Then she disappears out of sight. My rope pulls tight so I know she’s arrived and completed the second pitch. “That’s Me,” I yell. “On Belay,” says Julia. “Climbing,” I yell back, despite my fast-beating heart, apprehension and fear.
I recall how Kathy got through the first move and try it myself, and it works. Bingo, that wasn’t that tough, I think to myself as I advance up a rock wall that is generous in providing holds for both my feet and hands. Quickly I advance, but then suddenly the wall runs out and I’m at the top of the cliff at a corner. Kathy is sitting as compactly as possible in a tiny little spot of rock where on either side is nothing but vertical abyss. It’s breathtakingly beautiful scenery, but it comes at a cost. There are a lot of vertical feet of air separating our beings and the small corner of rock on which we are located and the sights we’re taking in. Holy crap. “Where do I go from here?” I ask Julia and Kathy – anyone.
Kathy doesn’t say anything. She just sits there, as if glued to her little spot on the rock. Julia says “right here.” Well I figured that much, but how?, I think to myself, disappointed that she doesn’t provide the answer for me. The only way is to walk on this short, skinny ledge and then climb/heave myself up over the corner. I don’t think I have the strength but then I’m propelled by some inner strength onto another tiny vacant spot on the rock next to Kathy.
Then Julia and Jeff are yelling their commands back and forth and Jeff’s climb is now under way. Kathy and I sit and watch Jamie start the third pitch in front of us, along the top of the cliff/Watchtower. There are “bunny ear” formations on the top of the cliff and he is attempting to climb his way over the first one to start his route across the top to the other side where a pair of bunny ears juts up. His feet slip. He tries again and slips again. He struggles a little more. He changes his strategy and goes at it another way and is successful.
The final pitch that is before us and causing so much anxiety in Kathy is a 250-foot-plus knife edge ridge with hundreds (thousands? does it matter?) of feet of vertical abyss on either side.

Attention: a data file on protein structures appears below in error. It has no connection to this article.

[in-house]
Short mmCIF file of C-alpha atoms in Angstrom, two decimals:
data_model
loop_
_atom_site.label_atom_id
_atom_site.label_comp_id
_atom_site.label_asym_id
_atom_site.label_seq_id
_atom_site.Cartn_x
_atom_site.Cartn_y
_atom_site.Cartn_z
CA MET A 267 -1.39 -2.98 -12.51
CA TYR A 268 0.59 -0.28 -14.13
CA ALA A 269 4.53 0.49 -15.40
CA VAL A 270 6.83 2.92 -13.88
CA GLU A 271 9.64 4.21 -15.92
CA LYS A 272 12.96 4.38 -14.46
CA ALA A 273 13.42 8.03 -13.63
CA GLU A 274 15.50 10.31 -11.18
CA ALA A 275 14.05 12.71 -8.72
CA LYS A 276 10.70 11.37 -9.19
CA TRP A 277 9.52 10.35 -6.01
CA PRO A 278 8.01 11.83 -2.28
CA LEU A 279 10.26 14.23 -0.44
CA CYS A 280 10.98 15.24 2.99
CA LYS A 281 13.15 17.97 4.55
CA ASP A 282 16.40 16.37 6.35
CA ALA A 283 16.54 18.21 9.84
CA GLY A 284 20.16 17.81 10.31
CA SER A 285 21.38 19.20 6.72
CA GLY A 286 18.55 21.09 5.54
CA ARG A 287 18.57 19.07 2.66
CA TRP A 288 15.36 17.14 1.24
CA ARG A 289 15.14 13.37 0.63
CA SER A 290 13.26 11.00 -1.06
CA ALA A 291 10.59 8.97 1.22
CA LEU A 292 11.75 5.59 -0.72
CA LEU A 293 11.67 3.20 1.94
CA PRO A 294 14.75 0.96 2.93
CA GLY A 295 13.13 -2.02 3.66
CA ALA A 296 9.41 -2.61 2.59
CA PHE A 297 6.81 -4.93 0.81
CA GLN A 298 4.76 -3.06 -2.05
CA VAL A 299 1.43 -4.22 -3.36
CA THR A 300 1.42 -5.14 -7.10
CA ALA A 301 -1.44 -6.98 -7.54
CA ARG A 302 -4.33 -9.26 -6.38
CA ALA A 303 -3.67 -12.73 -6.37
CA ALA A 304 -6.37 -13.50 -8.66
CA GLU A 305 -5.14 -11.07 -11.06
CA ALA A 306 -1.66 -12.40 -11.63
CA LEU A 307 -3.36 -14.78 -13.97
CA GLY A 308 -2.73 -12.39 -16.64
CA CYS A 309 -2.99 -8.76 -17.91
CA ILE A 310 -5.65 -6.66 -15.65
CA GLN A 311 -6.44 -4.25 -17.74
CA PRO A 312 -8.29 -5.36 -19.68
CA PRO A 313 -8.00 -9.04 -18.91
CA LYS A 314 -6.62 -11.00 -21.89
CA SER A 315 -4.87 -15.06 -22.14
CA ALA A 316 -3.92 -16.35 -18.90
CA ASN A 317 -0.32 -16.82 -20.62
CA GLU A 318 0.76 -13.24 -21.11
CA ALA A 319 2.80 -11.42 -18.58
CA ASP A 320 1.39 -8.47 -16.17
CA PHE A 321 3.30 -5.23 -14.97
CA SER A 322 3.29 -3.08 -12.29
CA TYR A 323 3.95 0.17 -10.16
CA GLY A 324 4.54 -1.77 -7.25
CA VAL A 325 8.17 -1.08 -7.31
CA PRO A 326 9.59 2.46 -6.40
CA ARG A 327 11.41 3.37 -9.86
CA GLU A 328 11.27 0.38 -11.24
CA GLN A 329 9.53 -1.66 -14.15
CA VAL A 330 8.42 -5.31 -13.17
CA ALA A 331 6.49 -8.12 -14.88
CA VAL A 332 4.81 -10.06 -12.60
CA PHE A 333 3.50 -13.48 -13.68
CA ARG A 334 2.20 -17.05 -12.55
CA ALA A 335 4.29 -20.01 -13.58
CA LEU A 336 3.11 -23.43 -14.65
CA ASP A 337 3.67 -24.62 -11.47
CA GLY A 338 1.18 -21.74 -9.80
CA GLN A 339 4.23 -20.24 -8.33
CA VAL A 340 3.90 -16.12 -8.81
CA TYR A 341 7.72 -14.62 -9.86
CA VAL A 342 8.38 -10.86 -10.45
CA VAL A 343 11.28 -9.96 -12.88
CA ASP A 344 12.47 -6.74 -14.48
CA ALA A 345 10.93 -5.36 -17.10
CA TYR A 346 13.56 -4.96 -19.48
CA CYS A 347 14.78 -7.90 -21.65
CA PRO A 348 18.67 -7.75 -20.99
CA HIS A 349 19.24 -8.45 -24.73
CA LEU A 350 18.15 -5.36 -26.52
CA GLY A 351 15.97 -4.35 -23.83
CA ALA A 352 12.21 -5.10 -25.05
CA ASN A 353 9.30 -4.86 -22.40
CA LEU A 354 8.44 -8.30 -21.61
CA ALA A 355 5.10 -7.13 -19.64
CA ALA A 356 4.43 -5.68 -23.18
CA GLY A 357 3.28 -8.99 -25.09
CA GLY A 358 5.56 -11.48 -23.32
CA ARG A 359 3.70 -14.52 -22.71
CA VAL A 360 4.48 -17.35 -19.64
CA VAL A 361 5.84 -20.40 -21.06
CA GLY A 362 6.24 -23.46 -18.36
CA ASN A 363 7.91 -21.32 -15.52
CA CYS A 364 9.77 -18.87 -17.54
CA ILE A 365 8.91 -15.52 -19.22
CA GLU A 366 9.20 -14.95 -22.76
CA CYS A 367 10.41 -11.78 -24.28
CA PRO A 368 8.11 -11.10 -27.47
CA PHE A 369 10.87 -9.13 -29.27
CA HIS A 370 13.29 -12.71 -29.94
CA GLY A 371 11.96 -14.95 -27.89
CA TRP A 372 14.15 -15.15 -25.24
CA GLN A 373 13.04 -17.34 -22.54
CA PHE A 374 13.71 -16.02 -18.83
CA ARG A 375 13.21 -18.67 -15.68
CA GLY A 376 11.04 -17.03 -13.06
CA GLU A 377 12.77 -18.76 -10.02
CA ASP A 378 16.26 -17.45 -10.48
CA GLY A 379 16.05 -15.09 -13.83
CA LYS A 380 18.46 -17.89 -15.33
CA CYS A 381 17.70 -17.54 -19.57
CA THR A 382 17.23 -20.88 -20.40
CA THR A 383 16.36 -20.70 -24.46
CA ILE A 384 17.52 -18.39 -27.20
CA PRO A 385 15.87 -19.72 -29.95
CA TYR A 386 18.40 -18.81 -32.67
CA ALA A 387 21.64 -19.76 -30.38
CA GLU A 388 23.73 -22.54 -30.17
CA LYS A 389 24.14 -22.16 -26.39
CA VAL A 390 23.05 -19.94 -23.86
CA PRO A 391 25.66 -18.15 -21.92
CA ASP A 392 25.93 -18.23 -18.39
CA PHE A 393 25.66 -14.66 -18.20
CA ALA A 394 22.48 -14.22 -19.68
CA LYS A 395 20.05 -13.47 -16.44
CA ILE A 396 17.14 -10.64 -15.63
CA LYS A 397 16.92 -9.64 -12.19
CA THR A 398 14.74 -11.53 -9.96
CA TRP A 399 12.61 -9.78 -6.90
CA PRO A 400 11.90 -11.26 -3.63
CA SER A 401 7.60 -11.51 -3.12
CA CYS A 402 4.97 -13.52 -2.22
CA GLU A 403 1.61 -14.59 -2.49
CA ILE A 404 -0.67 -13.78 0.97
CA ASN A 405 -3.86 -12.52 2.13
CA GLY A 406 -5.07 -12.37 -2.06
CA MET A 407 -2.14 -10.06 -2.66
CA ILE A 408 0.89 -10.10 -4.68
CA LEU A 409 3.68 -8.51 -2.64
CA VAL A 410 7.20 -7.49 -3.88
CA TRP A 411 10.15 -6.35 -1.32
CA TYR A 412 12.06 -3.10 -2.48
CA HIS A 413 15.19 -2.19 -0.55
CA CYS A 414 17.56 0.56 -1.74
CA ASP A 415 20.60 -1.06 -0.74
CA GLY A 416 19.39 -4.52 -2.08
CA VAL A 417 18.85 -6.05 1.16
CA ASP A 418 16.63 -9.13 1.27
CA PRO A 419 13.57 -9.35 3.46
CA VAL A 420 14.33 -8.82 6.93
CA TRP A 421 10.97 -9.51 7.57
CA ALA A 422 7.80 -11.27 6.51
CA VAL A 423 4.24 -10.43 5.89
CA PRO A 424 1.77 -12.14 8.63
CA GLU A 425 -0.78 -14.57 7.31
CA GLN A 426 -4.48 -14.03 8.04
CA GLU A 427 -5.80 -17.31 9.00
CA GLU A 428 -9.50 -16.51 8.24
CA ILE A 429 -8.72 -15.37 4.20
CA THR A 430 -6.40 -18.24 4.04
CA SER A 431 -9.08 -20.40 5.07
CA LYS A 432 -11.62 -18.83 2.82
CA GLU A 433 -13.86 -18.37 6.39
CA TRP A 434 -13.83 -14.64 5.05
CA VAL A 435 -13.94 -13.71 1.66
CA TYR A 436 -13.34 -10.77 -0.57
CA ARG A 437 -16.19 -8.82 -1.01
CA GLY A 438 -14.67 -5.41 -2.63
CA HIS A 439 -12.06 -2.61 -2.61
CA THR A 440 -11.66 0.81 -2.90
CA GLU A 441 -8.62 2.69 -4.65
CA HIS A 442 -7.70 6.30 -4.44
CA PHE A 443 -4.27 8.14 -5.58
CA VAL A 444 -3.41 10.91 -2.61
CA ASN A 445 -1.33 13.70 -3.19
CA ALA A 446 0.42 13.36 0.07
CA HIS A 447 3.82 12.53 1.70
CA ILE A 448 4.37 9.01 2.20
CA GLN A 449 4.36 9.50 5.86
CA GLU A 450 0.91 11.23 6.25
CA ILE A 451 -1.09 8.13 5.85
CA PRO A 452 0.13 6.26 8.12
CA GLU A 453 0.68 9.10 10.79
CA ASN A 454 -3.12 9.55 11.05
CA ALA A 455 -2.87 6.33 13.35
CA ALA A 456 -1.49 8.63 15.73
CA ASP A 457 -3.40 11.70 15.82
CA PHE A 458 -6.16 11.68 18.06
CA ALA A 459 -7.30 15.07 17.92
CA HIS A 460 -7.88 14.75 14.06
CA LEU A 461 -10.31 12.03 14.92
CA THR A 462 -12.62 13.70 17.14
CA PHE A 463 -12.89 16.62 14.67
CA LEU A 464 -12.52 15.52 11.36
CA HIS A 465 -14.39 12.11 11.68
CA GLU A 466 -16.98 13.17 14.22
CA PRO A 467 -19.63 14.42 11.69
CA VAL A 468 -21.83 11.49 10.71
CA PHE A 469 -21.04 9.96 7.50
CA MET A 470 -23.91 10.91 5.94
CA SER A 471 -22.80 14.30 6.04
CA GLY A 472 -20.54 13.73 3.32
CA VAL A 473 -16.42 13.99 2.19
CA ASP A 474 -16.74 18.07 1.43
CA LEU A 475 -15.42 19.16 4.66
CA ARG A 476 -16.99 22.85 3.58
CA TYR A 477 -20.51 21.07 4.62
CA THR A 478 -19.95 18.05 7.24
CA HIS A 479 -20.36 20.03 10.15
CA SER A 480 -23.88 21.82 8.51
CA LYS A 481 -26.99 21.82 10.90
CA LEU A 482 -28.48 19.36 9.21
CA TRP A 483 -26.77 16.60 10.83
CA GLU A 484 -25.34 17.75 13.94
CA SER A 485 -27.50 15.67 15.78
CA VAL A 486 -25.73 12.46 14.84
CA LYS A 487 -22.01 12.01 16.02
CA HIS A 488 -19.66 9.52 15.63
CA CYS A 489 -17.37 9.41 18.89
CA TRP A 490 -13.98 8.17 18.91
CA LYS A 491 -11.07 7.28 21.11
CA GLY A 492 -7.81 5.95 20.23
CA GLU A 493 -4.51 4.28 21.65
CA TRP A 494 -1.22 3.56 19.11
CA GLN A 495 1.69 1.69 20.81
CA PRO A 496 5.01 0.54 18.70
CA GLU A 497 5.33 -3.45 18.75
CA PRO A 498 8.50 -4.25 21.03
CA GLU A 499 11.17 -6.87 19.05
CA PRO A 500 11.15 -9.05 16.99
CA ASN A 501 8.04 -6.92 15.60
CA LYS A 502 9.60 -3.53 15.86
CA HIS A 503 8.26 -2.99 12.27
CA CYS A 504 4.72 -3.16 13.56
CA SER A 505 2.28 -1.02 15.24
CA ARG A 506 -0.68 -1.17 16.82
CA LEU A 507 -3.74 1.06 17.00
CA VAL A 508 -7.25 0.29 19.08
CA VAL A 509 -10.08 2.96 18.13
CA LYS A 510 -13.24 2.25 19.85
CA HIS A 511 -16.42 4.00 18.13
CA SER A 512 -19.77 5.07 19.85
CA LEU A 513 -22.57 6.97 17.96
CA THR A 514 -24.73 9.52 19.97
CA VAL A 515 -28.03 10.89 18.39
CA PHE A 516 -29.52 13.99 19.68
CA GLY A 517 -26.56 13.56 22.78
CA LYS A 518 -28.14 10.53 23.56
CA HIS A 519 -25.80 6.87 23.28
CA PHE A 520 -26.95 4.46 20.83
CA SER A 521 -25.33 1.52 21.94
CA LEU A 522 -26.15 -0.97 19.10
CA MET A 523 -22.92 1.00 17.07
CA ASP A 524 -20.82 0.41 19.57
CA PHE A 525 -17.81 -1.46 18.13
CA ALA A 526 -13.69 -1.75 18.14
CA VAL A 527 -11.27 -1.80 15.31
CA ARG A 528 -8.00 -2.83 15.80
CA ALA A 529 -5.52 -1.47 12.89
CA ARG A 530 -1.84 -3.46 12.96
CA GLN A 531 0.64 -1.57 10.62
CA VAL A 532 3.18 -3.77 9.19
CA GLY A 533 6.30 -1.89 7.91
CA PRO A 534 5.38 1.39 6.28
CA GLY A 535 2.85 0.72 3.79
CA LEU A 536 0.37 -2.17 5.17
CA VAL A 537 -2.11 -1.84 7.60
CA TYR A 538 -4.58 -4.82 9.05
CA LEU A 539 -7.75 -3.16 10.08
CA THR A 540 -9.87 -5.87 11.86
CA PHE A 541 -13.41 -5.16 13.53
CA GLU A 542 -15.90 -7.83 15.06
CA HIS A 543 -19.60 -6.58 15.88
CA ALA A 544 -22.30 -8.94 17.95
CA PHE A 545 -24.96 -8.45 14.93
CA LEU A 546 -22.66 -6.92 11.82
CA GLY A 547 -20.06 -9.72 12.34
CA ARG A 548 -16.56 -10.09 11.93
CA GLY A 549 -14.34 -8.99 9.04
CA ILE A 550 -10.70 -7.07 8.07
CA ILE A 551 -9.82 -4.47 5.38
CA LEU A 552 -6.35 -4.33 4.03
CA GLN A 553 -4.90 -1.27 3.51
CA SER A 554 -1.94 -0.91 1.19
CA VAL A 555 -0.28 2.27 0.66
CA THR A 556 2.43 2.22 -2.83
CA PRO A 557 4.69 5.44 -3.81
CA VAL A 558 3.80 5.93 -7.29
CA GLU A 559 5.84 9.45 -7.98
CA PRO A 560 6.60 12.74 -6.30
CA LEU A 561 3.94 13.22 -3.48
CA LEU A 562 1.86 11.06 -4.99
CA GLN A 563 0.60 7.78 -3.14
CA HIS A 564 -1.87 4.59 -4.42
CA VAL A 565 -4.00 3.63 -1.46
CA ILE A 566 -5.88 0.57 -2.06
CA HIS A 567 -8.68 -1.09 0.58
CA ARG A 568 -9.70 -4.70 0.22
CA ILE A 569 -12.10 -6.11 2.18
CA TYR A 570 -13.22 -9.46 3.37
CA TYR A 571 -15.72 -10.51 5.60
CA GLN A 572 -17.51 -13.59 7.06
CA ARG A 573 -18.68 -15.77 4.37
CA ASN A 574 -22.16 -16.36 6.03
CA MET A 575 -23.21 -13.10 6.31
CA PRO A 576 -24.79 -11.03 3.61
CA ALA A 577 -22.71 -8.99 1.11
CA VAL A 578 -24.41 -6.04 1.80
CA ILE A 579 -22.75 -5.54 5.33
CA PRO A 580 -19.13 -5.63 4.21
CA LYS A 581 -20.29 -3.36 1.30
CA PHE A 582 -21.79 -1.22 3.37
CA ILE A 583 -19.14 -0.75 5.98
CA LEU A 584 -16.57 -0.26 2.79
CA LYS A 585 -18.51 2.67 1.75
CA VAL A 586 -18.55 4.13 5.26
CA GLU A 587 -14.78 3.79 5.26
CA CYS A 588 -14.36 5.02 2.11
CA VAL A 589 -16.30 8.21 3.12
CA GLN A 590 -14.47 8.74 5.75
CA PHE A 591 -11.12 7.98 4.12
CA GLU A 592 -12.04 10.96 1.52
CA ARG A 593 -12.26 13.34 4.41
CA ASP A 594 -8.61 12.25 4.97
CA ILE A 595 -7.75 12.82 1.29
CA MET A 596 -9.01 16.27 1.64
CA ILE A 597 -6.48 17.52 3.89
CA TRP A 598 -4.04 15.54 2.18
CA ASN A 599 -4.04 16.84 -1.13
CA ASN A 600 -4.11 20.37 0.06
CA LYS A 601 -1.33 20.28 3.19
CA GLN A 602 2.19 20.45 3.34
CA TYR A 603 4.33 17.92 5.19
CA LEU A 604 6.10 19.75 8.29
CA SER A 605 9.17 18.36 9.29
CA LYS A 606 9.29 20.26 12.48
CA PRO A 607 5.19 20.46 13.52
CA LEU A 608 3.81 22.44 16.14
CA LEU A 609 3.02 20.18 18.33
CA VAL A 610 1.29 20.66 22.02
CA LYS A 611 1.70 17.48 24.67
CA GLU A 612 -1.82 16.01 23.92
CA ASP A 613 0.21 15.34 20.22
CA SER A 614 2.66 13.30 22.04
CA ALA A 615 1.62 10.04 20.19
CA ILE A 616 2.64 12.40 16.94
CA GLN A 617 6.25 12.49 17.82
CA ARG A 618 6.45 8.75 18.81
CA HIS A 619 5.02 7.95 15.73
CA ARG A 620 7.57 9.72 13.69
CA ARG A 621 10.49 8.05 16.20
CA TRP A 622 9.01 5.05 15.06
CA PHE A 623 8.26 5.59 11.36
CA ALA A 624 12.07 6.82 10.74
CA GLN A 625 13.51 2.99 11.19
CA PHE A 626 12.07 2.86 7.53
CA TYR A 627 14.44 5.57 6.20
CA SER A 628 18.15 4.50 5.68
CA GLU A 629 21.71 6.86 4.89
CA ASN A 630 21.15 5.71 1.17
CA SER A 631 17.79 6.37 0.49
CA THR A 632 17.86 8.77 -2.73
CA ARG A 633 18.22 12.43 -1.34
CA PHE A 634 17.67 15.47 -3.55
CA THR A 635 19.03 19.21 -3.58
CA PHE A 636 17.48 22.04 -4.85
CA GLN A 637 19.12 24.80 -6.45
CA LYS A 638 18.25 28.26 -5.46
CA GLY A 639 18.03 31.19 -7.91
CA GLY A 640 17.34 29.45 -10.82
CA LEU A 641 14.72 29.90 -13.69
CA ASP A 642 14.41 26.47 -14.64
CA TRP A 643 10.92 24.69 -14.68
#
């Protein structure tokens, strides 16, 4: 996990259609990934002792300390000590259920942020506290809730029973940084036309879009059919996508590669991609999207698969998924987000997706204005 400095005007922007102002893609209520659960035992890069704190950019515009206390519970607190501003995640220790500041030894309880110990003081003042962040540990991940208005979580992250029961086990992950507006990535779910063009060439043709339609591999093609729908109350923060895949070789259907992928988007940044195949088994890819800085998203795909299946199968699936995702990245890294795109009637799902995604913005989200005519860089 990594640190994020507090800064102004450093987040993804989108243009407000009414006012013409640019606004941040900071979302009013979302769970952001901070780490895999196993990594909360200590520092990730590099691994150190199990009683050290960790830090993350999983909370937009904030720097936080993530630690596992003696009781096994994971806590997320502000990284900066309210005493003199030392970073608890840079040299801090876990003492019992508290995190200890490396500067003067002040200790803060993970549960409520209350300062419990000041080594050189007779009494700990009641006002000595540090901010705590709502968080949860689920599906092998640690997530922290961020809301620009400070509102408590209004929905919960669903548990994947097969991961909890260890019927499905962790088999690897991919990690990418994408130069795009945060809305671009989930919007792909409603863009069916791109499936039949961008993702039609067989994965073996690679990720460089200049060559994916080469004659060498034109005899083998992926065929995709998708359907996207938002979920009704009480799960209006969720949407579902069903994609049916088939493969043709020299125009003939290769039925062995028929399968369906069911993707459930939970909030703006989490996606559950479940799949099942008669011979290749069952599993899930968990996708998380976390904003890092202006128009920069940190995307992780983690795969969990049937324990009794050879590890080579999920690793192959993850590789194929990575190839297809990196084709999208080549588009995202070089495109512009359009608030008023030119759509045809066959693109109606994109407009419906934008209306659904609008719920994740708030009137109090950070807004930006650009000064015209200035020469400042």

I have never come close to – pardon my expression, please – shitting my pants. But at this moment, I just about shit my pants. Doubt, for the third time today, is rearing its ugly head again. There is no freaking way… I can’t do it. It’s impossible. I can’t. Crap. How am I going to do this? It doesn’t help that Kathy is looking at me with the same dread I’m experiencing. She looks desperate and shows me how the palms of her hands are sweating. Truth be told, I am glad she is up next and not me. I don’t want it to be my turn. Ever.
As Jamie makes his way successfully across the top of the Watchtower to Nate and the “bunny ears” and the end of the route, and Kathy and I sit silently, Jeff approaches from behind. I can tell by his body language and expression that he, too, is surprised and a bit freaked by the corner and tiny ledge that stands between he and where we’re sitting – where the next pitch is to begin.
“Where do I go?” asks Jeff. There’s not much room where Kathy and I are sitting. “Just sit there and dangle your legs over there,” said Julia. Jeff looked hundreds of feet below. “Just dangle my feet?” Jeff asks as he proceeds to do as instructed. The sight of us three trying to be glued to the small corner of rock and compacted as much as we could manage must be a sight that JHMG guides are all too familiar with.